“You’ll have to get used to him,” he told her. “At least, until I find out what his game is.” “What?” she yelped. “Oh, he’s a phony, all right,” Brazil said. “Remember, in the old life I was nothing much but a truck driver like these folks here. 1 was even delivering grain. Truck drivers see a little of everybody and everything, know isolated facts about all sorts of things from the people they run into. They knew where our flying companion’s home hex was. It’s nine hexes north-northwest of here—almost exactly the opposite direction to the way we’re going, at least the wrong point on aV.” “Now who’s getting nervous?” she retorted. “He could be going someplace on business. He certainly hasn’t told us much about what he does.” “I know what he does,” Brazil replied evenly. “One of the other drivers saw him flying south, toward Dillia, two days ae;o.” “So?” “He was coming to meet us, Wuju. He stayed at that roadhouse knowing we’d have to come that way to get to Czill. He almost missed us in the storm, but we managed to blunder into him anyway.” “Then let’s get away, Nathan. Now. He might—kill us, or kidnap us, or something.” “No,” he said thoughtfully. “Nobody goes that far out of his way to kill somebody. You just hire it done and that’s that. [f it’s kidnap, it’s the same gang that got Vardia and Skander, and if we joined it would solve one of my problems. But I smell something different here—f don’t think he’s one of their side, whoever they are.” “Then he’s on our side?” she asked, trusting his judgment. Nathan Brazil turned over on his towels and yawned. “Baby, you better remember now that the only side anybody’s ever on is his own.” He slept far better than she that night. Cousin Bat, looking tired, woke them up in the morning, but it was hours before they got a ride, and they made poor time. Brazil was plainly worried. “I’d hoped to get to the border before nightfall,” he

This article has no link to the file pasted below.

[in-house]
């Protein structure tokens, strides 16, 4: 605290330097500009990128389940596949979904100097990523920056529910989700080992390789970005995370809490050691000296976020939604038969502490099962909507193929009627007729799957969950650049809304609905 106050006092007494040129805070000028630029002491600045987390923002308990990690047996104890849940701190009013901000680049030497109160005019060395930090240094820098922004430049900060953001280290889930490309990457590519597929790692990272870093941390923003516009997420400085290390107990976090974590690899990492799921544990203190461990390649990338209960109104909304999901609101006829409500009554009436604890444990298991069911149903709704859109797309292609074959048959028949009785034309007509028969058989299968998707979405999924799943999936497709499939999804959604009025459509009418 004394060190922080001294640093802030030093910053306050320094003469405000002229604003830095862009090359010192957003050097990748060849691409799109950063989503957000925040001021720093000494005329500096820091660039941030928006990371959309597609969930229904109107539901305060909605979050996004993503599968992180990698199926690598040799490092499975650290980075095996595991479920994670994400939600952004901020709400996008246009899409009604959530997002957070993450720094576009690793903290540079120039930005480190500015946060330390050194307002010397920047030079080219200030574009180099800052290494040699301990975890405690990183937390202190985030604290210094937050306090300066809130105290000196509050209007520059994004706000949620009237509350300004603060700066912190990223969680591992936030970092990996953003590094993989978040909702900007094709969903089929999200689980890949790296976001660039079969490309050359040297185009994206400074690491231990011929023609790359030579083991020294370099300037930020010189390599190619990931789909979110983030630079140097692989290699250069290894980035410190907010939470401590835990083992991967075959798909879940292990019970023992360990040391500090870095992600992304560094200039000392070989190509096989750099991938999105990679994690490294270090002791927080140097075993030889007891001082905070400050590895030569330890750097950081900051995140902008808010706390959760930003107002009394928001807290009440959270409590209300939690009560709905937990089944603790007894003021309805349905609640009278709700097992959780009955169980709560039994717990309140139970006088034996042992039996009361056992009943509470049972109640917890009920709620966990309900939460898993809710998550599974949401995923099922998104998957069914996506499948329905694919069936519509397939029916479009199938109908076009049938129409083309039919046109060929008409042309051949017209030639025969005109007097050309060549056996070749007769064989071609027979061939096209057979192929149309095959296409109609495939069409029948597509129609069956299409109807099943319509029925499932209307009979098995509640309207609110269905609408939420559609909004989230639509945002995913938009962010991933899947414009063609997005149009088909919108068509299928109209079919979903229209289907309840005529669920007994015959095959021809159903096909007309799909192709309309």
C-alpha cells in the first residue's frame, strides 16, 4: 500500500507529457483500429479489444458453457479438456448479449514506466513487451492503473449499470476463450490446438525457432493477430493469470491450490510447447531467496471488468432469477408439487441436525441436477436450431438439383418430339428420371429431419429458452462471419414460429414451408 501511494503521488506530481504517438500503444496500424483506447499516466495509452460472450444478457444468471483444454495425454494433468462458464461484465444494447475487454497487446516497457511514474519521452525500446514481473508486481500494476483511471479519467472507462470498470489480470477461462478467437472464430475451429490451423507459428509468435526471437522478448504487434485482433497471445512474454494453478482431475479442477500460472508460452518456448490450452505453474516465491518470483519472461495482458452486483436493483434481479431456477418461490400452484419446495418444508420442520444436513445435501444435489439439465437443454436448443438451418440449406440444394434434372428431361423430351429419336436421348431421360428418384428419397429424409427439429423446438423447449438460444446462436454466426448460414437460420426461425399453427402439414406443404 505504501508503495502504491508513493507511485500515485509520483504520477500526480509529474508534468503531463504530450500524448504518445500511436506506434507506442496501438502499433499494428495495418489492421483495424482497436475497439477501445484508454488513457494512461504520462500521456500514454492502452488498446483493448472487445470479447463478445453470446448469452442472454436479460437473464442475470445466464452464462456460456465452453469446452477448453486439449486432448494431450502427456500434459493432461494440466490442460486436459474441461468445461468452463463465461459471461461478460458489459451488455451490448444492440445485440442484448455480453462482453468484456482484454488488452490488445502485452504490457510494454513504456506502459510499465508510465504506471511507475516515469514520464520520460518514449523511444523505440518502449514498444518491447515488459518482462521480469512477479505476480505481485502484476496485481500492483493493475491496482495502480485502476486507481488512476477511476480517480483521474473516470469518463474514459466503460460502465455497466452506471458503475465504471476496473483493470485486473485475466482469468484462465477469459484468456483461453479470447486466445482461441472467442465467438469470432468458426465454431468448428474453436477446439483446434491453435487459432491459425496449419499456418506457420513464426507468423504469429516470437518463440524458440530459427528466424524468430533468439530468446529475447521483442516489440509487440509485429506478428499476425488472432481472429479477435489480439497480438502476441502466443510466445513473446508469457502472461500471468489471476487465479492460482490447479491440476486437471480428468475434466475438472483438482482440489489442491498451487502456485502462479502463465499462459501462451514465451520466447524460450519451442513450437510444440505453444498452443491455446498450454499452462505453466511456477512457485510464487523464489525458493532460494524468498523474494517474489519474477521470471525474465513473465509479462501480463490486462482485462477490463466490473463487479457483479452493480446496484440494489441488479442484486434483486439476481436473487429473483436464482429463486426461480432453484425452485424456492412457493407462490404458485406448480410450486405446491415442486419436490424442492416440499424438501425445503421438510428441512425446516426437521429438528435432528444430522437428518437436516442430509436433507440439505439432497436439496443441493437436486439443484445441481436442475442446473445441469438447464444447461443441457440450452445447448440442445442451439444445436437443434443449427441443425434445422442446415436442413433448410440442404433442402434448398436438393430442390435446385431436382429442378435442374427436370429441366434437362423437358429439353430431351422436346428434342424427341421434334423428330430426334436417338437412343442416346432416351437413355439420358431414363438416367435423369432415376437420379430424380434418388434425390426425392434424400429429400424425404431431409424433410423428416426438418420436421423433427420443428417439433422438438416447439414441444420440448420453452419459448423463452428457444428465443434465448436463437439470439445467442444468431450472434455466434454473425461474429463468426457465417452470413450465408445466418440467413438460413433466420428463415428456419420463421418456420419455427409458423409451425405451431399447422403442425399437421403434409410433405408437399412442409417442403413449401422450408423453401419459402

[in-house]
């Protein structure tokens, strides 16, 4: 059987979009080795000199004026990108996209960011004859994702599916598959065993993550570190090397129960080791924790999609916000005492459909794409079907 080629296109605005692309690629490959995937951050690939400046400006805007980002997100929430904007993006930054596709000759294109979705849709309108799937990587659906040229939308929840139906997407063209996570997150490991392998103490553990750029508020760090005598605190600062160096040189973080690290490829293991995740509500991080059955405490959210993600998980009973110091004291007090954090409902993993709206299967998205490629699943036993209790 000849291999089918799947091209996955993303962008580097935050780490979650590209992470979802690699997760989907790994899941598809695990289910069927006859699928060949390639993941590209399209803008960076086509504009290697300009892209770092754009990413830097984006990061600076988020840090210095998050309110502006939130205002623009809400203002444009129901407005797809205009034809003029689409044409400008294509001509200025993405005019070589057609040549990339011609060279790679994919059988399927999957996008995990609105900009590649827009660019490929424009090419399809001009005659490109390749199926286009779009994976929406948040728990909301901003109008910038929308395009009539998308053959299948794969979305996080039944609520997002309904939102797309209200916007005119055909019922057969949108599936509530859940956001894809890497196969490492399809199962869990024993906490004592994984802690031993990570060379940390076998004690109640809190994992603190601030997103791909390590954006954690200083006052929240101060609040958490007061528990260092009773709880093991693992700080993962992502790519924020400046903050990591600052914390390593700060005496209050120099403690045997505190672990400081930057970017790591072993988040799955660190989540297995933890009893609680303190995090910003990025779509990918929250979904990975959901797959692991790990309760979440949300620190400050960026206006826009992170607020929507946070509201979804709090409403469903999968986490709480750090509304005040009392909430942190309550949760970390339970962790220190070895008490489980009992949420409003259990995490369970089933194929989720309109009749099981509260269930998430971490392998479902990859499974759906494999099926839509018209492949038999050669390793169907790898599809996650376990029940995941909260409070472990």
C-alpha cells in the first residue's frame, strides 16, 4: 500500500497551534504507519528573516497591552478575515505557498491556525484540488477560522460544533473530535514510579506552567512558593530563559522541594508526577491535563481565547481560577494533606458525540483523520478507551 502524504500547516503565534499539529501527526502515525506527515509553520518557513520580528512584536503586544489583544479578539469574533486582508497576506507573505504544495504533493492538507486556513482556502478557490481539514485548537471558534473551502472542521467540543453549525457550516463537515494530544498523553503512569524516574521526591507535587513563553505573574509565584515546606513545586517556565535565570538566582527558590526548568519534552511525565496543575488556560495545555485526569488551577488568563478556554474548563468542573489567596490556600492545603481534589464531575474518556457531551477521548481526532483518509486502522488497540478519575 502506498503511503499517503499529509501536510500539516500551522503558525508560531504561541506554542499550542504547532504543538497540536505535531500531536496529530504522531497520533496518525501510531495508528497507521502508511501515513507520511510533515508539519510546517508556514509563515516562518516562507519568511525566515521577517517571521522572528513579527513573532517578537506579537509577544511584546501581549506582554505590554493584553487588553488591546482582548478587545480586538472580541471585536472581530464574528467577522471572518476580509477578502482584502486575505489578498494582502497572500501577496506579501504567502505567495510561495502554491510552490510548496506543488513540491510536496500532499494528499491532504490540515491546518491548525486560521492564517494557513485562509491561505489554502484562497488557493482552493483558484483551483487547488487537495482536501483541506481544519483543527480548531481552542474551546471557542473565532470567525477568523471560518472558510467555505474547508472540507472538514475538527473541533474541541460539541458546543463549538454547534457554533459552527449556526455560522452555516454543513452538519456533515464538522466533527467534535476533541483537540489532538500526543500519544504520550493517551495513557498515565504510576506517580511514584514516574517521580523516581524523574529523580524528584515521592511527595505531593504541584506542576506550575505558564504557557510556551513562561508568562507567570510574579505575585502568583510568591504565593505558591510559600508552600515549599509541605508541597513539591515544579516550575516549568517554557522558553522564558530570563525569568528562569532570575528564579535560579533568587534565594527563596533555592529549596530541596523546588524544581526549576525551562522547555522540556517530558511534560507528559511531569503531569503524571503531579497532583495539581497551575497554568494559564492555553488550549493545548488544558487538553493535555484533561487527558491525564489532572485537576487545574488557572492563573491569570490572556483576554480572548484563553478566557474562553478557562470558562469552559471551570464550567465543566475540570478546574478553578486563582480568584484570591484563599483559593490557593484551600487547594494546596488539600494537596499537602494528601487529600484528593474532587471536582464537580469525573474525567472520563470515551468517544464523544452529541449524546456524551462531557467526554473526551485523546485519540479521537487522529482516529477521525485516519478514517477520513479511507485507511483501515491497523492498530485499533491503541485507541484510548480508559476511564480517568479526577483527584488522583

told them, “so we could see what was what tomorrow. Now, we won’t get there until midday, and not really in until nightfall.” “That suits me,” the bat replied. “And both of you can make do in the dark. 1 suggest we make the bor-der, look over the terrain, but not enter until darkness falls. Better to keep to the dark for movements.” Brazil nodded approval. “Yeah. At least that’ll put the Murnies on the same footing, and with your eyes we ought to be able to even out the odds.” Wuju looked alarmed. “What are the Murnies?” she asked. “I see we’ve got the same information,” Cousin Bat said. “The Murnies are the folk of Murithel, of which we have over three hundred kilometers to traverse. They are a nasty bunch of carnivorous savages that seem to be half-plant and half-animal. They’ll try to eat anything that doesn’t eat them.” “Can’t we go around them, then?” she asked, appalled at the idea of crossing such a land. “No,” Cousin Bat replied. “Not from here. An arm of the ocean comes in to the east, and from what I’ve heard of the Pia we’ll take the Murnies on dry land. To go up the other way we’d go through Dunh’gran, a land of nicely civilized flightless birds, but then we’d have to cut through Tsfrin, where the giant, crablike inhabitants are quite antisocial—not to mention armor-plated—and down in through Alisst, about which I know nothing. Not to mention about fourteen hundred kilometers.” “He’s right, Wuju,” Brazil said. “We’ll have to try to sneak through the Murnies.” “Any weapons?” Cousin Bat asked. “I’ve got a light-pistol,” Brazil told him. “In the pack, there.” “No good,” the bat replied. “Nontechnological hex, Those great weapons are never any use where you need them.” Brazil rooted around in the pack and pulled out a gleaming short sword. Looking at Wu Julee, he asked, “Remember this?” “It’s that Corn girl’s!” she exclaimed. “So’that’s